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Kudos to the Federal Government.  No, I never thought I would say it, but they took me by surprise and I can’t deny that the Federal Government seems finally to have done something right. 

So why is this survivor so excited?  The Government has made announcements that show some very real understanding of the experiences of survivors of domestic violence.

Specifically, the provision of funding for CCTV, lock changes and for “tracking free” mobile phones.  Clearly these announcements have been informed by survivors, and that is great news.

If a woman chooses to stay home her safety is not assured, but can be protected a little by measures such as changing the locks and installing CCTV.  Few women leaving an abusive relationship have a spare $700 to $1200 up their sleeve, because with physical and psychological abuse come financial abuse and isolation from support networks.

In my case a friend gave me $300 to change my locks.  That is a kindness I will never forget.

It is no surprise that Victorian domestic violence workers had overwhelmingly reported clients experienced “technology facilitated abuse”. (ABC 24th Sept. 2015). 

GPS tracking software, hidden cameras and key logging software are now readily available at a bargain price.  Inline GPS trackers that can easily be hidden in the victim’s car are readily available online and at electronics stores.  Just google spyware and take your pick.  They are also simple to use.  Sites selling spyware often tout them as “spouse busters” but in my experience it is the abusive partner who employs technology for monitoring the other. 

Such technologies allow an abuser to monitor their victim’s activities, to access her contacts, to access her passwords and bank accounts.  While he is with his target he can carry on his own activities with confidence, for example seducing his next victim, because he knows his current victim is not where she will discover his affair.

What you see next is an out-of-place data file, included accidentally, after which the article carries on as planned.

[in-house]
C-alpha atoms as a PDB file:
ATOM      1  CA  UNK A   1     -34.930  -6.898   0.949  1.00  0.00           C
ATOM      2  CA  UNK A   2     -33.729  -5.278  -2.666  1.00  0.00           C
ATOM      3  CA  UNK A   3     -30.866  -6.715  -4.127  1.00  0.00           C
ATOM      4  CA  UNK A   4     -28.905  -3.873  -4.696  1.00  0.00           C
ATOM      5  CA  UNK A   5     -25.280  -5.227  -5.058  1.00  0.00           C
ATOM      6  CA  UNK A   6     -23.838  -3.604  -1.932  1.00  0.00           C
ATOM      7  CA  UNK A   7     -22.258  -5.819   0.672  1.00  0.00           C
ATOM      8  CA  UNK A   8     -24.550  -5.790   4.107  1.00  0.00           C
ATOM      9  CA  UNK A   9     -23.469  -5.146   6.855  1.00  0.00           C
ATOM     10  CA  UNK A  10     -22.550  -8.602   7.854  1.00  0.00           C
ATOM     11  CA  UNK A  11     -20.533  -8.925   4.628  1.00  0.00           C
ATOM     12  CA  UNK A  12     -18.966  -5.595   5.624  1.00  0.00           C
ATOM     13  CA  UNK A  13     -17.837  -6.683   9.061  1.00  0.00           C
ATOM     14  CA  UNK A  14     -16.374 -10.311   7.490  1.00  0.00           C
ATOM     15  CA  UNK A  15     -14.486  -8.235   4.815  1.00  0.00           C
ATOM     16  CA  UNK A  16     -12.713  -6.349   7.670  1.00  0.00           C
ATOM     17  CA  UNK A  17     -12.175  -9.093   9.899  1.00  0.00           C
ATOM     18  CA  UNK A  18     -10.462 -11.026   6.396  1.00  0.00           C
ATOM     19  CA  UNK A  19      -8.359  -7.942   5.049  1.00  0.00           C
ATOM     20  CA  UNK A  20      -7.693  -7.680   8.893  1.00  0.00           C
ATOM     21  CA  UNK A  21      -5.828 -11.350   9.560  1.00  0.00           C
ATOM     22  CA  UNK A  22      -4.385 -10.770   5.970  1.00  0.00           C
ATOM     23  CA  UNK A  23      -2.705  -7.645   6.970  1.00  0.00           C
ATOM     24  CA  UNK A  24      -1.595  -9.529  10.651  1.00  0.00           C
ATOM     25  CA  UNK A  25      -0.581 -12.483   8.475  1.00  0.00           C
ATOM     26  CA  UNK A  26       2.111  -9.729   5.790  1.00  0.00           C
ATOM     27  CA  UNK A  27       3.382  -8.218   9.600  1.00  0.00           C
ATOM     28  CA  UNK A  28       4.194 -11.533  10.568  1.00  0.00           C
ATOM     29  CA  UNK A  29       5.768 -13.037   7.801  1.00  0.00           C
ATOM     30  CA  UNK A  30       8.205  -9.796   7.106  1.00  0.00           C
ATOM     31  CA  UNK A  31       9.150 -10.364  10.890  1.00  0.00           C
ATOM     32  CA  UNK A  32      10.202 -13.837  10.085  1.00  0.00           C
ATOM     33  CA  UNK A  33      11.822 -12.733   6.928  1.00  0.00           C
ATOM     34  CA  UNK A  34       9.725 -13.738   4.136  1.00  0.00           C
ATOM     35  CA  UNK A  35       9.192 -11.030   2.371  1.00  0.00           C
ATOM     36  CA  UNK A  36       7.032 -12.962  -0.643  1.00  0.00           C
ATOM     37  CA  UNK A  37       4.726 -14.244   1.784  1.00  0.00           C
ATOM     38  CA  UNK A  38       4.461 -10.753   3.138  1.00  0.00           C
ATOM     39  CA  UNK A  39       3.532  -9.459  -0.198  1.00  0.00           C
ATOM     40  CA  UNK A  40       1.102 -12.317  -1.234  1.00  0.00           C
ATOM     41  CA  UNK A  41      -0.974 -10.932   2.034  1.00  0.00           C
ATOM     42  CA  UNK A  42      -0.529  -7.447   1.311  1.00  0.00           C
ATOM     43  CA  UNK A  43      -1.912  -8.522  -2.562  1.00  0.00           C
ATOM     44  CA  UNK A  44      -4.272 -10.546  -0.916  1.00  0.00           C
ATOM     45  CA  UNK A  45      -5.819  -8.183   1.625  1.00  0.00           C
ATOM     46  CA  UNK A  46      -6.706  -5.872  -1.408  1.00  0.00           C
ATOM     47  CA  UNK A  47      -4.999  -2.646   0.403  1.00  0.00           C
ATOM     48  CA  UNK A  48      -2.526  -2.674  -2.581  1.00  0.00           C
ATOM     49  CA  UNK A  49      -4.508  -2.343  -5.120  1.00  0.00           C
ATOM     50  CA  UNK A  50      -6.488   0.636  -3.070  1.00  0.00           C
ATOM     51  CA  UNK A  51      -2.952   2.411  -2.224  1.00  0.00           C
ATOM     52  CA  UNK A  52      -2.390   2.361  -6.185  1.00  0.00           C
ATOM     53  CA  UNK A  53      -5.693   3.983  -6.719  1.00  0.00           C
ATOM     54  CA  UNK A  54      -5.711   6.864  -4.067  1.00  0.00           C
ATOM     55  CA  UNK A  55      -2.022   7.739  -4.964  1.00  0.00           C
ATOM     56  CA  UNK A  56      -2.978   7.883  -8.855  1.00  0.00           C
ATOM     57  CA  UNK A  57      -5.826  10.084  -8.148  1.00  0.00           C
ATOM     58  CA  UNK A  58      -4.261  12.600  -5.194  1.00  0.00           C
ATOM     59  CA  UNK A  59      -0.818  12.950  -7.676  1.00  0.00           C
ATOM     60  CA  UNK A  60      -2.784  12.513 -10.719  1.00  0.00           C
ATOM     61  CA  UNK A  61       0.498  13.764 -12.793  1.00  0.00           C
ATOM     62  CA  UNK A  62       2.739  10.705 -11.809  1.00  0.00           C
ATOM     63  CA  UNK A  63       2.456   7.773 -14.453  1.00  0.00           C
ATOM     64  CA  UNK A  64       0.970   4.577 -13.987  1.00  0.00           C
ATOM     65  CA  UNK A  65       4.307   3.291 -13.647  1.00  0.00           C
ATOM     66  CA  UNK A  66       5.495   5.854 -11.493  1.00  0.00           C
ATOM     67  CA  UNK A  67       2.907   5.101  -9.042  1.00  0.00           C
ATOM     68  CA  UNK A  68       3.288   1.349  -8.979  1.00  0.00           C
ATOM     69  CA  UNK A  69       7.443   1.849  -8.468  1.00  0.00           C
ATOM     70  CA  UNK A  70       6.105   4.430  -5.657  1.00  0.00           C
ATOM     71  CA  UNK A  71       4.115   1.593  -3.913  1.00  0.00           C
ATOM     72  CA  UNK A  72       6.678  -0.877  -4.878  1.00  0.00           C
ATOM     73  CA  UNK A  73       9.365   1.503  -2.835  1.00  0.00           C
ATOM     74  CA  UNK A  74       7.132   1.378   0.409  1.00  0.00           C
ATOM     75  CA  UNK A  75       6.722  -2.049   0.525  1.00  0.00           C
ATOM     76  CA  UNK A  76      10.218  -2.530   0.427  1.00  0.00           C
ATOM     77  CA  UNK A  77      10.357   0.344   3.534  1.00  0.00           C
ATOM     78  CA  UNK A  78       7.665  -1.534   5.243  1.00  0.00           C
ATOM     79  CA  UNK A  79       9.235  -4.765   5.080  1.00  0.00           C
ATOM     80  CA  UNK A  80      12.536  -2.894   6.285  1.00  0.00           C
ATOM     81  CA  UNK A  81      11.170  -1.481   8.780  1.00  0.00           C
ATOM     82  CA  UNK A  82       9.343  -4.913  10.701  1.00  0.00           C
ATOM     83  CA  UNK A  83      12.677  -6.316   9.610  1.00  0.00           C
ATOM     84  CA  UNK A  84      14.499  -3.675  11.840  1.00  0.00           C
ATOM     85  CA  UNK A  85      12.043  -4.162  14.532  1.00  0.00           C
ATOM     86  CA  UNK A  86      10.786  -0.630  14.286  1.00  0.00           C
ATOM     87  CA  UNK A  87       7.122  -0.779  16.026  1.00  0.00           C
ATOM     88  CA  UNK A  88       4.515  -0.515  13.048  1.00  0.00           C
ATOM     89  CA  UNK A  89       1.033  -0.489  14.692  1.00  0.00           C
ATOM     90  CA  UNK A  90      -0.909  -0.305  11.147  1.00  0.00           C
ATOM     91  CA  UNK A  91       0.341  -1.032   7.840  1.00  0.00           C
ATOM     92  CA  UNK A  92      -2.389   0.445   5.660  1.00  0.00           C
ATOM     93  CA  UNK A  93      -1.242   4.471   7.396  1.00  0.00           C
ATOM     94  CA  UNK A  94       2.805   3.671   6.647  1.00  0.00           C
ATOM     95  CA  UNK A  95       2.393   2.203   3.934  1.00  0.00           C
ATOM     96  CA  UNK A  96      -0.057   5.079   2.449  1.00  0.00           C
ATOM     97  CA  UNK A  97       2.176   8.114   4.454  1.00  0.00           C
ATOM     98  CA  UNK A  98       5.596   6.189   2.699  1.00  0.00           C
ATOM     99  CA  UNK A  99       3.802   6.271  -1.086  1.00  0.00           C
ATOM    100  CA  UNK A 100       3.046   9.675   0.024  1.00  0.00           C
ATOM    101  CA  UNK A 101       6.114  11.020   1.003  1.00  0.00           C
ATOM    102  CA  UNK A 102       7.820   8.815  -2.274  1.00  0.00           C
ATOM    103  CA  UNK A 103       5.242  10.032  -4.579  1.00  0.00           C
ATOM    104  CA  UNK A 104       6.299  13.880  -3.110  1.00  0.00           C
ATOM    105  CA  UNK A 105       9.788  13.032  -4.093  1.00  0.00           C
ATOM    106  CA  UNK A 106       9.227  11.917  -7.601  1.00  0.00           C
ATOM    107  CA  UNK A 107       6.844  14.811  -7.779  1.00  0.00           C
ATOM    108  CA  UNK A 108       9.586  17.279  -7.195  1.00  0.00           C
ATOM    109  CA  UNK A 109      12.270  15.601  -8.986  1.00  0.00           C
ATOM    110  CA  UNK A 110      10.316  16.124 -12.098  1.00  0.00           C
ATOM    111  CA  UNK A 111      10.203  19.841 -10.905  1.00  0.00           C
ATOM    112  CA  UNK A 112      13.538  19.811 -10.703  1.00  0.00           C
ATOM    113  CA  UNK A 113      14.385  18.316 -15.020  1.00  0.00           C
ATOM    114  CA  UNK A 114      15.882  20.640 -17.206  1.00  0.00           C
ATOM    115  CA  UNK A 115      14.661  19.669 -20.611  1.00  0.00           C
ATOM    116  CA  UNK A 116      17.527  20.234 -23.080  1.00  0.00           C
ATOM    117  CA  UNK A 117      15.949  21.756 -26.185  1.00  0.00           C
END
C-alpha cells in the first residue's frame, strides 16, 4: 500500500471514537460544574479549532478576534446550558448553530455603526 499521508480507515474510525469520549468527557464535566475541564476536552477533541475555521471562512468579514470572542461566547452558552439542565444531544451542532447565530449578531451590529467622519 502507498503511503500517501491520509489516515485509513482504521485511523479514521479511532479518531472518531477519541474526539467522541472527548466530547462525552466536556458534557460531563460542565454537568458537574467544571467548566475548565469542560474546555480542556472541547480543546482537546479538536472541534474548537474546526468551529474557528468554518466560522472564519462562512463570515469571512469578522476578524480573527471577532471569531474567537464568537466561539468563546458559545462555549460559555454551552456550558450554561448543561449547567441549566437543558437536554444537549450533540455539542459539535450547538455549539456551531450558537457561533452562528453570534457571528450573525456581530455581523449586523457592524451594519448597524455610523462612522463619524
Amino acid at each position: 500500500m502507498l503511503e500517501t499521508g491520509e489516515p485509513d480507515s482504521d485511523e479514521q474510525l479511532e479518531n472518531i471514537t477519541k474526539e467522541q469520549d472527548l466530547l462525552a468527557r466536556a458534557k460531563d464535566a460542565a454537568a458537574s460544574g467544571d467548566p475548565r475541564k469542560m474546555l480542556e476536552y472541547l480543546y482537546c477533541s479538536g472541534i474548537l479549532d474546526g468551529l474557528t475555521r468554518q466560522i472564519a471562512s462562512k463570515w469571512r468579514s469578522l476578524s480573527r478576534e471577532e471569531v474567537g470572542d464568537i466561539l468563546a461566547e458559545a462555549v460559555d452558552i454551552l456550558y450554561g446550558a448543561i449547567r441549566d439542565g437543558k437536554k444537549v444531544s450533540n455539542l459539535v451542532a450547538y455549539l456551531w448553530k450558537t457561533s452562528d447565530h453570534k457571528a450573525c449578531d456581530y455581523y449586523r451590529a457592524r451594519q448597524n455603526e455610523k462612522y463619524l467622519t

He can drop hints about where she has been, giving her a sense of confusion and craziness.  Post-separation the technologies really come into their own.  A woman who is being tracked via her mobile phone is easily stalked, and cannot confidently secure a space in a Safe House.  The abuser has access to locations of friends and relatives who may be supporting the victim.

The announcement of training for hospital staff is welcome, but must be extended to mandate training for GP’s, psychiatrists, police, teachers and Child Protection workers. 


Domestic violence and child abuse are not exclusive issues.  While we have police who actively discredit victims and teachers who allow abusers access to their students, and psychiatrists who willingly diagnose Post Traumatic Stress Disorder as delusion and psychopathy, survivors of both domestic violence and child abuse will continue to be traumatised by the system that professes to protect them. 

A GP who does not recognise trauma and who does not understand cognitive dissonance at work in their own thinking will often resist requests for appropriate treatment, putting the survivor at further risk.

For example, infections associated with sexual abuse are treated as a symptom of diabetes despite no clinical indicator, bleeding from rape is investigated as potential cancer, and there is resistance to testing for STI’s in women and children who have been raped.

It is all very well to spread the message that “Real men don’t hit women”, but domestic violence is far more complex than that. 

Domestic violence often leaves no bruises on the body, but debilitates psychologically and financially.  The community rarely sees tangible evidence of the abuse.  Psychopathy has been linked to childhood sexual abuse and family dysfunction. 

No psychopath will be swayed by a perception that his peers do not approve of his secretive rape, stalking and control of his partner and her children.

*Becky Morgan is a pseudonym. Becky is known to the Editor ...